Editor’s Choice: Look Back in Wonder

August 22, 2014
Cover18.5SMDeena and Meb in retrospect
Tito Morales
© 2014 42K(+) Press, Inc.

Can it really be 10 years since Deena Kastor’s and Meb Keflezighi’s historic runs at the 2004 Olympic Games?

Thank goodness for the miracle of YouTube and for the timelessness of its content.

Even a decade later, watching Deena enter the Panathenaic Stadium in Athens and witnessing her reaction when she comes to the realization that, yes, she has just earned the bronze medal in the women’s marathon continues to inspire. Her jubilation remains as spontaneous, her relief as raw, and her tears of triumph as heartwarming as they were that magical night in Greece.

“I started crying because there were so many people in those stands who had so much to do with me being there,” Deena says. “My family—I thought about all the amazing and constant support they’d given me since I was 11 years old . . . my ultimate life mentor, Coach Vigil . . . my husband, Andrew . . . my manager, Ray Flynn . . . everybody was there and they were all able to share in that moment.”

Each issue, we select an “Editor’s Choice”—an entire article we share with you online. Click here to read the entire article…

Editor’s Choice: Thank You, Meb

June 26, 2014
Cover18.4SMThank You, Meb
Chris Lotsbom
© 2014 42K(+) Press, Inc.

I remember it like it was yesterday: July 7, 2013. It was my 23rd birthday, and I was celebrating in Clevedon, a quaint little seafront town on the Bristol Channel in England. I sat in a beautiful flat with one of my dear friends and her family, bent forward, staring deep into the television’s soul. Hopes and dreams rested on the television screen, ones that were generations in the making.

On that fateful Sunday—the seventh day of the seventh month, 77 years after the last Briton won a men’s Wimbledon Championship title—Scotland’s Andy Murray captured victory at the All England Lawn Tennis and Croquet Club, snapping one of the longest droughts in sports history. Great Britain had reclaimed the crown at Wimbledon.

Each issue, we select an “Editor’s Choice”—an entire article we share with you online. Click here to read the entire article…

Editor’s Choice: Stepping It Up

May 1, 2014
Cover 18.3 temp.inddStepping It Up.
Cara McLaurin Esau
© 2014 42K(+) Press, Inc.

Back in my day, we had to walk to and from school, uphill both directions, in 15 feet of snow. Even worse, we had to do any necessary research at the library using actual books. And it was painstaking. If we needed to seek opinions from others, we had to conduct surveys in person or on the phone. Now such labor is no longer necessary—not even among the race directors of popular marathons when they are brainstorming their latest medal designs. Some wise race directors do the same as young whippersnappers do these days: they turn to social media outlets for help. Social media is proving to be a boon for race directors (RDs) who want to improve their medal design to win the hearts and loyalties of their runners.

Each issue, we select an “Editor’s Choice”—an entire article we share with you online. Click here to read the entire article…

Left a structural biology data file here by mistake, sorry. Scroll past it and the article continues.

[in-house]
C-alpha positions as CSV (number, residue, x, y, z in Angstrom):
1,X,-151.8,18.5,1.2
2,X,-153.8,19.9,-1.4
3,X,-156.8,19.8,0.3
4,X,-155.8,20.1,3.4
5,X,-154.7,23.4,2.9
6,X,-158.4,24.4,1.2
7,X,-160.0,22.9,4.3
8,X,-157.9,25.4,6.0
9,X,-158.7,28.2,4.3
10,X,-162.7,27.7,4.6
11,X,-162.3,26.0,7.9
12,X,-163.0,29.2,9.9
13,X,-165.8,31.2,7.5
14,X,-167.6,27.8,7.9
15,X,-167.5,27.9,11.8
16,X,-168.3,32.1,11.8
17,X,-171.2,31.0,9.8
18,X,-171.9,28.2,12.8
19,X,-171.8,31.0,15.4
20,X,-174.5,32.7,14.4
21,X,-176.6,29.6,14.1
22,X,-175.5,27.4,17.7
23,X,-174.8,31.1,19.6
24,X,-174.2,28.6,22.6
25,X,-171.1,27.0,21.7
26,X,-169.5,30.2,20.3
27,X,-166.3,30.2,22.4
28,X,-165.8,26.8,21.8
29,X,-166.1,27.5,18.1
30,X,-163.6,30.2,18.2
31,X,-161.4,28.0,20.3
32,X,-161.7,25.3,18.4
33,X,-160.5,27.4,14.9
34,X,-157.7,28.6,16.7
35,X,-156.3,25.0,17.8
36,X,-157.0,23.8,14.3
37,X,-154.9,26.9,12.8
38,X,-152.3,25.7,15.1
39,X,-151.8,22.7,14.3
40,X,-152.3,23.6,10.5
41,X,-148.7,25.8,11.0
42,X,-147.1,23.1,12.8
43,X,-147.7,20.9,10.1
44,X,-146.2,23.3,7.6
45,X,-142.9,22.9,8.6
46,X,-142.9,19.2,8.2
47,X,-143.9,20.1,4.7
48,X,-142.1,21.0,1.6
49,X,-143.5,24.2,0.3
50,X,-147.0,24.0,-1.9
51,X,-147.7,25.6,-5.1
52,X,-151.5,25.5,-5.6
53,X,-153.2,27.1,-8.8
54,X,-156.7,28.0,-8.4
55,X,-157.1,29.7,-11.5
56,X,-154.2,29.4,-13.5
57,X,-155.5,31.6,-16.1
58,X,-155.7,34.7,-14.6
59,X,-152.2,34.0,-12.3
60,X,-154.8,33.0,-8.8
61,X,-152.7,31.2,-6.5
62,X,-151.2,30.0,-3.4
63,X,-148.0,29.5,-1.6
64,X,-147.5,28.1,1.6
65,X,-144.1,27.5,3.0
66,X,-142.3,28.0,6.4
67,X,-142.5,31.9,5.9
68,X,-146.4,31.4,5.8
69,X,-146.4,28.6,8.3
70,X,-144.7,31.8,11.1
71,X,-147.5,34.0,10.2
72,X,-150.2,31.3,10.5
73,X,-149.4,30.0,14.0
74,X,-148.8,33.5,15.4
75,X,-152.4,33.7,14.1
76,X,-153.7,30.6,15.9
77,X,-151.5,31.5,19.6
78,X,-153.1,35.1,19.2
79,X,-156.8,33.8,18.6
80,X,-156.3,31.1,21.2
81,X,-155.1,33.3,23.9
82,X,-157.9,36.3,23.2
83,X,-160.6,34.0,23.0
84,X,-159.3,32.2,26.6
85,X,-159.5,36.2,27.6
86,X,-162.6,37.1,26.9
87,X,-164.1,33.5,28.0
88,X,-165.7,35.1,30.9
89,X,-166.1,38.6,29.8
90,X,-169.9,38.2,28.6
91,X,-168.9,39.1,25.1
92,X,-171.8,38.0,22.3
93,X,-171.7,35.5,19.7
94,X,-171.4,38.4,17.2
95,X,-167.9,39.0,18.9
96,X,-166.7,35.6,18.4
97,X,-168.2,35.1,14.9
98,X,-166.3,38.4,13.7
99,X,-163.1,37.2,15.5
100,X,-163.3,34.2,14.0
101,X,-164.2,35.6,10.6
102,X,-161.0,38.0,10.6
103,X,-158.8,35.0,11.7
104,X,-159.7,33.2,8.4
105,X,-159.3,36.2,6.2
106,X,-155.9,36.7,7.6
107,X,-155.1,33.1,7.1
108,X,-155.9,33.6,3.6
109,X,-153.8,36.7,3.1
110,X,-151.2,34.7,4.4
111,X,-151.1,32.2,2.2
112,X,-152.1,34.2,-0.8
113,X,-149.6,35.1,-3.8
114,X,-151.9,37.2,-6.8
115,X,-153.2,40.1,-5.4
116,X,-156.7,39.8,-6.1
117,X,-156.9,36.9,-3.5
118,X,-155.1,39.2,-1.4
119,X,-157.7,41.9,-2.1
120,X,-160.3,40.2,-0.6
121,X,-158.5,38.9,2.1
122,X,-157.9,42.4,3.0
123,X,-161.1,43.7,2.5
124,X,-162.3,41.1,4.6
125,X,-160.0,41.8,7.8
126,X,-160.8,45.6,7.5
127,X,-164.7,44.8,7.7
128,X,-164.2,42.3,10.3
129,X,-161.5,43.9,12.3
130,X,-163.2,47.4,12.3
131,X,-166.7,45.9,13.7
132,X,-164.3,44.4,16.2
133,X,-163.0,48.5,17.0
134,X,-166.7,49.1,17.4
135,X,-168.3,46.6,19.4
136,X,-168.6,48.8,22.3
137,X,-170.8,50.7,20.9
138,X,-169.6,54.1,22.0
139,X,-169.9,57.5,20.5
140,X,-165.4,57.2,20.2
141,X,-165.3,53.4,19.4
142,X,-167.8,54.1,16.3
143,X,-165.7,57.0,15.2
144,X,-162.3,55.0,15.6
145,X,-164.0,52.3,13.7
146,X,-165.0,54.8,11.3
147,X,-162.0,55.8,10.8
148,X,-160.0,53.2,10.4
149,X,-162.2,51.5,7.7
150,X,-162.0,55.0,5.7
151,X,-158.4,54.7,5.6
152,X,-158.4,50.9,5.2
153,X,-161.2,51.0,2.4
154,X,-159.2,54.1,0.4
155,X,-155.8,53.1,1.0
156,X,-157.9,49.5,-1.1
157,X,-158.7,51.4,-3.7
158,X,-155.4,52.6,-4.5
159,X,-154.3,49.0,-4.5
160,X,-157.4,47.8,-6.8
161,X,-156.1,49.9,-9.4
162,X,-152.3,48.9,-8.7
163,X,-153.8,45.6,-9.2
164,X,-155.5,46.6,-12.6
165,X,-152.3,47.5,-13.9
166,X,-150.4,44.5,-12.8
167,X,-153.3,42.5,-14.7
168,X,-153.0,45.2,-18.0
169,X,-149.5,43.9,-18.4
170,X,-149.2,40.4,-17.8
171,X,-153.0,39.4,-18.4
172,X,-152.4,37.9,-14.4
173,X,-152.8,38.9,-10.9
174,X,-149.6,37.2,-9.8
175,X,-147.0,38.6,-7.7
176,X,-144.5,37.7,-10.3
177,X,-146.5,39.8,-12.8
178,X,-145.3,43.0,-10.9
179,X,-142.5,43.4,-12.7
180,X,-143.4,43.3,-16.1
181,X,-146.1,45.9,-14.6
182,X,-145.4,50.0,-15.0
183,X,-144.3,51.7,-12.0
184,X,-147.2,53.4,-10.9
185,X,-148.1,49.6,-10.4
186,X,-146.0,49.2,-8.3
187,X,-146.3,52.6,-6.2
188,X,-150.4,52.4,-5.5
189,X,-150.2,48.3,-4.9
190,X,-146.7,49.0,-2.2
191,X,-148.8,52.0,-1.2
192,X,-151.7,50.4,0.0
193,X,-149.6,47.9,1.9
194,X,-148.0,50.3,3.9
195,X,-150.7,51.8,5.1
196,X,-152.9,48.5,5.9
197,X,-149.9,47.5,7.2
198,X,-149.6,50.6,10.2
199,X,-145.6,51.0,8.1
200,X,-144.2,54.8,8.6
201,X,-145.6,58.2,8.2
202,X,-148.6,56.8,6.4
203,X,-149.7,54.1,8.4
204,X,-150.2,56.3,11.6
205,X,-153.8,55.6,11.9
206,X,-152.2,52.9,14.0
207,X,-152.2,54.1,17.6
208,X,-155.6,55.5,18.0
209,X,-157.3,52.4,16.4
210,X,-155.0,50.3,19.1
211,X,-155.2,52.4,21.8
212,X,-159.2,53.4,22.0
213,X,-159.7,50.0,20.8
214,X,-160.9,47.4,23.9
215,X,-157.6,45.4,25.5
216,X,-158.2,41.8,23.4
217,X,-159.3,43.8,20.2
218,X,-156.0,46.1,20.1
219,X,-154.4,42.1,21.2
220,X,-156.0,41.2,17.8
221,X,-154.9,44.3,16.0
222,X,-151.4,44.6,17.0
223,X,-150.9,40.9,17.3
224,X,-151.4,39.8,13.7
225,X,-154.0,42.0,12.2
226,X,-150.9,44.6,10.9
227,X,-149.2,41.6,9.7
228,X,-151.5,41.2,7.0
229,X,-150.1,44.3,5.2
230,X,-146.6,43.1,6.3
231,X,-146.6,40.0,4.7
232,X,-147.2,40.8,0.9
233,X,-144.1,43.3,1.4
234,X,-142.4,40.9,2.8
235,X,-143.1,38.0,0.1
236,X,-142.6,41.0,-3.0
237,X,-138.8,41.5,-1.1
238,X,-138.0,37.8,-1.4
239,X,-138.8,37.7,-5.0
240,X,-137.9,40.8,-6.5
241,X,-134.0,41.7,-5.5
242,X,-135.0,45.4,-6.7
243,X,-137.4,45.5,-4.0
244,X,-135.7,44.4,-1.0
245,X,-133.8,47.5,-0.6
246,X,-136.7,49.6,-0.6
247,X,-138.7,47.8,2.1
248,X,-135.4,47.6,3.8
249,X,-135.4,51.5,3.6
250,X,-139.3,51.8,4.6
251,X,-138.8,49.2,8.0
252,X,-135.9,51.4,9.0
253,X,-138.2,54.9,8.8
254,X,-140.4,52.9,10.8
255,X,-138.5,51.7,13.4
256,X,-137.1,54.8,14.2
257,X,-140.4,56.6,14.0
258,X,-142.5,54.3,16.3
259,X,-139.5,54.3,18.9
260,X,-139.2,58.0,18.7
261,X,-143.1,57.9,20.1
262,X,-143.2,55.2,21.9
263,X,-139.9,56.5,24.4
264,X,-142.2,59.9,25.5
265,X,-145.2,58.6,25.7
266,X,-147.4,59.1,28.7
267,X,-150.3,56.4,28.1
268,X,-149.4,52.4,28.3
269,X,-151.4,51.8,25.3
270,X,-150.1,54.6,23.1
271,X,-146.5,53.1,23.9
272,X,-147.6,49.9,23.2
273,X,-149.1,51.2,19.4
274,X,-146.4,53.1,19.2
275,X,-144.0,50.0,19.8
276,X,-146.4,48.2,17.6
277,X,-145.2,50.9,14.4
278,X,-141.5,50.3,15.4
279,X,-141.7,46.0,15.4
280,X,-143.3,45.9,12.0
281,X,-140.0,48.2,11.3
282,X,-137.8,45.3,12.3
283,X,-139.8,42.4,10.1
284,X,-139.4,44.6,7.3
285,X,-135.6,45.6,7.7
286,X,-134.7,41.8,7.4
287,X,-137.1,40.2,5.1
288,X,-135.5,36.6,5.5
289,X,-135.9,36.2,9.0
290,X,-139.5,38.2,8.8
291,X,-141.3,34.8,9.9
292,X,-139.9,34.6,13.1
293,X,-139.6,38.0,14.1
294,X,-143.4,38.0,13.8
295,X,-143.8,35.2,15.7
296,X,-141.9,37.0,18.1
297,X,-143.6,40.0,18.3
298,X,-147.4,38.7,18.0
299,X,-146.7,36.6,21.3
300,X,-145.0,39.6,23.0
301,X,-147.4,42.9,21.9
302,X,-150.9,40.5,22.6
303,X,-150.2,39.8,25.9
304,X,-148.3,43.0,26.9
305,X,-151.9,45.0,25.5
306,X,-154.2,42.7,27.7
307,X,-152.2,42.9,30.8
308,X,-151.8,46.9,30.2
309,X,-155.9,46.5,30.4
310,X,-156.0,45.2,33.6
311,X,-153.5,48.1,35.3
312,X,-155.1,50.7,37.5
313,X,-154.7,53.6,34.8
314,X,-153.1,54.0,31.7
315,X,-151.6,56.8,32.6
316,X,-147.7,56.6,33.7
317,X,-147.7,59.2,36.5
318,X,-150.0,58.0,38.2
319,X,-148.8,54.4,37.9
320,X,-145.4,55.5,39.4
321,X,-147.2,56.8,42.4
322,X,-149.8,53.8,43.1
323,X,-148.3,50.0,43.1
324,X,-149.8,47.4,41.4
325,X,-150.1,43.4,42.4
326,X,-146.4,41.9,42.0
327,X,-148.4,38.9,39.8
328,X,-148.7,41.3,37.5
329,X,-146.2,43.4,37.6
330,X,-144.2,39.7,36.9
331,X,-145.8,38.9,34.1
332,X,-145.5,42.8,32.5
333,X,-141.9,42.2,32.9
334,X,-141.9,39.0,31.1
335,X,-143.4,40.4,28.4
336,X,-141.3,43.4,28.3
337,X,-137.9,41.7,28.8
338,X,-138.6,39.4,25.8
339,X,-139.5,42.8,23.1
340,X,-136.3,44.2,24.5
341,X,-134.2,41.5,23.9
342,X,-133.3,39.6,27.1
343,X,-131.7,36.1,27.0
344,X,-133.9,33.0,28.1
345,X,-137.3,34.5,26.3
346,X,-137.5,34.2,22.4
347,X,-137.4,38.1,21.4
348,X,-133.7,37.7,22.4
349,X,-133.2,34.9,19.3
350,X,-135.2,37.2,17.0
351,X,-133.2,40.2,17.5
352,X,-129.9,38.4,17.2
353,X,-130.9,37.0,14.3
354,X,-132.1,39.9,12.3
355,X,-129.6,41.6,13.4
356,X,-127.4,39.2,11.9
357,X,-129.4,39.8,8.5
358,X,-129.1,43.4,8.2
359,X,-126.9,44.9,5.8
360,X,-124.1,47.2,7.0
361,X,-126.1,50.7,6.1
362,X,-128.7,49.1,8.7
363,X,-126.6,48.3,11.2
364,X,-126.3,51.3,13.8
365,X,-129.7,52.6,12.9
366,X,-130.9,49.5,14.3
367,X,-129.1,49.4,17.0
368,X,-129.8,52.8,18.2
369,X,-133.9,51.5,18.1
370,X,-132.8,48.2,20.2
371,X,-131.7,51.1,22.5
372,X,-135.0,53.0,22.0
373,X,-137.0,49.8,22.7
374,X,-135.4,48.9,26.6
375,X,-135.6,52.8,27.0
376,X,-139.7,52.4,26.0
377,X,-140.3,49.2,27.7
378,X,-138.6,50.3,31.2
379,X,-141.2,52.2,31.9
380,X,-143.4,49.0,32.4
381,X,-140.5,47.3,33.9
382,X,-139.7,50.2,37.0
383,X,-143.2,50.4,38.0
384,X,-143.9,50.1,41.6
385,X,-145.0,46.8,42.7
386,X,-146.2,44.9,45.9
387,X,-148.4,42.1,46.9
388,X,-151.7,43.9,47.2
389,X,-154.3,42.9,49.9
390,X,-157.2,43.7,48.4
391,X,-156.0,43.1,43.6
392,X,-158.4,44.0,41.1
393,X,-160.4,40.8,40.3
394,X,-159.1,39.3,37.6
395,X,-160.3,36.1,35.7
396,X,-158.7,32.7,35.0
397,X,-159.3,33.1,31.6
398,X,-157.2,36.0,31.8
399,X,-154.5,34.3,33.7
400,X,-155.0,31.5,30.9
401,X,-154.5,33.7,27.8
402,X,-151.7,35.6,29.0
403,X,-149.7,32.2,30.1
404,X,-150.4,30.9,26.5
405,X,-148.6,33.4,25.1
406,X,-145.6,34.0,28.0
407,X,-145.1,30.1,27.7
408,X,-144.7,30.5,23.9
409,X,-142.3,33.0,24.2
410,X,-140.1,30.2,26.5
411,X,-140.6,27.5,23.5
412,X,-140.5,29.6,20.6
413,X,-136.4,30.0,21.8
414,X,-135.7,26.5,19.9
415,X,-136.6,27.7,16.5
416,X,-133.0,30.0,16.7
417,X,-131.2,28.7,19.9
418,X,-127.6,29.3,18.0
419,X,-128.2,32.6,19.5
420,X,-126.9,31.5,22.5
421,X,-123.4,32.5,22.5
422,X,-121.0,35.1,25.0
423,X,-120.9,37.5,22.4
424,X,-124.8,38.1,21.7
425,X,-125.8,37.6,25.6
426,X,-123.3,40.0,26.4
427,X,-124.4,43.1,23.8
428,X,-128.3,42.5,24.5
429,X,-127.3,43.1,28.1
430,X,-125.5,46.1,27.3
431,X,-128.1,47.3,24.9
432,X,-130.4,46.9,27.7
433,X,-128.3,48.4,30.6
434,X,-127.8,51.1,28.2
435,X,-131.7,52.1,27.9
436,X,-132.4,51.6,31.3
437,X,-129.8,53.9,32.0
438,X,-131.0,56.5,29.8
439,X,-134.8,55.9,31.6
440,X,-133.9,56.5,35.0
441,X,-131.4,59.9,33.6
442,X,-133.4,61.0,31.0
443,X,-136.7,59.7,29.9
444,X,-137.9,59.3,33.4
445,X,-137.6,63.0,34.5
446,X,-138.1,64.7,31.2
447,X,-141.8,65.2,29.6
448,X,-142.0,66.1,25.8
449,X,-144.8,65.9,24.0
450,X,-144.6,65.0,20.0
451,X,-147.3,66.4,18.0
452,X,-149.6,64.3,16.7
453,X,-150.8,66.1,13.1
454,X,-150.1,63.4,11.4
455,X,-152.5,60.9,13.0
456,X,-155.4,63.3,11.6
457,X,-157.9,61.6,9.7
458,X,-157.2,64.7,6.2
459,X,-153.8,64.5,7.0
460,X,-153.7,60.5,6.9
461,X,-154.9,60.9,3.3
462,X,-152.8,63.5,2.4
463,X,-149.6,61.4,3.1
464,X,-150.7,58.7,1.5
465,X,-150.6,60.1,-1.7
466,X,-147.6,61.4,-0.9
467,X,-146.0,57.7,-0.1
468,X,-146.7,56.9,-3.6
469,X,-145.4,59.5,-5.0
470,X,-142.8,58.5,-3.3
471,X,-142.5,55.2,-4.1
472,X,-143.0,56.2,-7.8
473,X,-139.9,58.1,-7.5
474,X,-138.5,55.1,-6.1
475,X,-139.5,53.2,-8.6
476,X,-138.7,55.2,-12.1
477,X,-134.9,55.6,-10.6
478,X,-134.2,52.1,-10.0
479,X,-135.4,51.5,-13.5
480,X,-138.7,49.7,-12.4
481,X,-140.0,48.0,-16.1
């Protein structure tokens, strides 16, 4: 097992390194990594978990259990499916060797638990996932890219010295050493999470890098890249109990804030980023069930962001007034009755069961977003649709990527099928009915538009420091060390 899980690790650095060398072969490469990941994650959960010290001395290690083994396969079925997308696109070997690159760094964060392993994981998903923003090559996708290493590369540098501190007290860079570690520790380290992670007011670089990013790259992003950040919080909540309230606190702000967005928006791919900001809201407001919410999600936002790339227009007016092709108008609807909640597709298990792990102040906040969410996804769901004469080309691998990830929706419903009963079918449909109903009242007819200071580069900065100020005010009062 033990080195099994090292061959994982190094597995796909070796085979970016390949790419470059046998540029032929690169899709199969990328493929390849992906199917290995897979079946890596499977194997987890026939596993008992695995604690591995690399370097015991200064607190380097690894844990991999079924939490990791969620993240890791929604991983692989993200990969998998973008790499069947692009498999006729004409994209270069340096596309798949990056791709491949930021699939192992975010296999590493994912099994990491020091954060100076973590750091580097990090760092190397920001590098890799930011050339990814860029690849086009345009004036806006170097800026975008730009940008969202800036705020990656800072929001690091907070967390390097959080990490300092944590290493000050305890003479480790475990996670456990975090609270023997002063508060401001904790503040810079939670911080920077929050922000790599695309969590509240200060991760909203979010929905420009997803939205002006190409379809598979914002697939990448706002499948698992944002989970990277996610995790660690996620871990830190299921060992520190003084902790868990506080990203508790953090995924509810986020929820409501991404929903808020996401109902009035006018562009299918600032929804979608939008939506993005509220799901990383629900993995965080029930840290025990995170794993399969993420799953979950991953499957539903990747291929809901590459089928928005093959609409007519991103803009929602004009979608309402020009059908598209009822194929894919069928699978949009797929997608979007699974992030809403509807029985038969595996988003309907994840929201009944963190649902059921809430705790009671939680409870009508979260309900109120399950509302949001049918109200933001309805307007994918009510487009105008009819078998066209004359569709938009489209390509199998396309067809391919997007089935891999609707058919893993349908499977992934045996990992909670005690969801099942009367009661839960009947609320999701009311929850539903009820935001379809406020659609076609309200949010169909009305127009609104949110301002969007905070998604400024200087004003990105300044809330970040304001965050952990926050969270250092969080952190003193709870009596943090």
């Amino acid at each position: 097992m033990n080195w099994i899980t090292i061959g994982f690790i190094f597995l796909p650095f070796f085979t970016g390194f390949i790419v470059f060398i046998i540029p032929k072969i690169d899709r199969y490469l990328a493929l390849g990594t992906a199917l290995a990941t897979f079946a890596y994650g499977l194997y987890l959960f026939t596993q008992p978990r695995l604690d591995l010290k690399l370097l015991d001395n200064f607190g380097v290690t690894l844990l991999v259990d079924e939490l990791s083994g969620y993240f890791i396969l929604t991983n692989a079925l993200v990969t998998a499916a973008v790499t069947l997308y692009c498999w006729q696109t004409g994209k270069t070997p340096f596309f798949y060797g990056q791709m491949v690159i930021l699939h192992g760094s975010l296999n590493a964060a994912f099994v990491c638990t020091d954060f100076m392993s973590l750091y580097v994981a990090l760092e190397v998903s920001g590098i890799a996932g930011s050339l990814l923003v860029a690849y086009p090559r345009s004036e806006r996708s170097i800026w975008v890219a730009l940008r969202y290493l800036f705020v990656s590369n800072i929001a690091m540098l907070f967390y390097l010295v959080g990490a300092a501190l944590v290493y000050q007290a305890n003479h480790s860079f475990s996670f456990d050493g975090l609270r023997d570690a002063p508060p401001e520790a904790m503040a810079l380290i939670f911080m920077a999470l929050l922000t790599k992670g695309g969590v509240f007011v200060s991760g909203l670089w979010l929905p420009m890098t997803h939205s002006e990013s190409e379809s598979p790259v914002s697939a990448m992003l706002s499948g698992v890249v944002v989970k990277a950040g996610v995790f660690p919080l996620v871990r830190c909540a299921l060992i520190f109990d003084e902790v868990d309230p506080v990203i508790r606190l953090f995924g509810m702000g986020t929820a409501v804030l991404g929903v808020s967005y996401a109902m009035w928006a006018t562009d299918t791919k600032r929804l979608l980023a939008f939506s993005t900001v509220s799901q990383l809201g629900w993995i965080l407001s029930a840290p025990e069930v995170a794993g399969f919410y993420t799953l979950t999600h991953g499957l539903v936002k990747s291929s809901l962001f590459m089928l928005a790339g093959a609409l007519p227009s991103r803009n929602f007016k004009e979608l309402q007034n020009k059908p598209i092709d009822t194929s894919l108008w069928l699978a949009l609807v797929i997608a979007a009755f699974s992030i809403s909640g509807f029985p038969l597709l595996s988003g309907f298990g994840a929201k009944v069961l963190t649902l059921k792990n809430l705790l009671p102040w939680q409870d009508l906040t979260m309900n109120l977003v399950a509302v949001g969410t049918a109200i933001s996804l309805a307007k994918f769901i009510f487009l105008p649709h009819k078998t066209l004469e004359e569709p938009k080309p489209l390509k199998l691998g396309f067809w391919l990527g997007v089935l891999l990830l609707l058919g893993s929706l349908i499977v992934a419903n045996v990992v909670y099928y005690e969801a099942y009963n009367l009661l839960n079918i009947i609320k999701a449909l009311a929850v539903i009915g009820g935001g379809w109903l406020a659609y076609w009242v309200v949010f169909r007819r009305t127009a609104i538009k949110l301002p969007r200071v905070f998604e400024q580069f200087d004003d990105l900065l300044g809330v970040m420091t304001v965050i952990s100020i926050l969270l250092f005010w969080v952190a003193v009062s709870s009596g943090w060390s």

Editor’s Choice: A Letter to Race Volunteers

February 24, 2014
Cover18.2SM
A Letter to Race Volunteers.
Rachel Toor
© 2014 42K(+) Press, Inc.

What possesses someone who does not race, who may not even run, to get up at silly hours of the morning to stand outside, in the dark, sometimes in extreme heat but more often in wicked cold, for hour after boring hour, and offer assistance to people who are so involved in what they’re doing that they may not even notice you, let alone offer thanks, is beyond the limits of my small imagination. But nevertheless, at each race I enter, there you are, handing out cups of water, offering up Oreos, encouraging and supporting and cheering. I worship you. I wish I could offer you my first-born child. Or maybe bake you cookies. But I have no children and I can’t bake.

The race director is responsible for explaining your duties, but race directing is about as easy as wrangling cockroaches. So I wanted to take some time first to thank you for your service and then to pass on some comments from runners about how you can be great race volunteers, have fun, and hope to help you understand that runners aren’t as obnoxious as they may seem when they’re out there on the course.

Each issue, we select an “Editor’s Choice”—an entire article we share with you online.Click here to read the entire article…

Jan/Feb Editor’s Choice: Ode to Joy

January 6, 2014
Cover18.1SMOde to Joy.
Rich Benyo
© 2014 42K(+) Press, Inc.

One day after finishing her 25th New York City Marathon, Joy Johnson, who had taken a fall during the marathon at 20 miles where she suffered a head injury but continued the race in spite of it, died while taking a nap in her Manhattan hotel room. She was 86 and the oldest finisher of the famed marathon. She was accompanied to the race by her younger sister, Faith [Anderson], 83, who was with her when she died.

“I want to keep running as long as I can and drop in my running shoes when the time comes,” she stated in a 2011 interview with USA Today.

Each issue, we select an “Editor’s Choice”—an entire article we share with you online. Click here to read the entire article…

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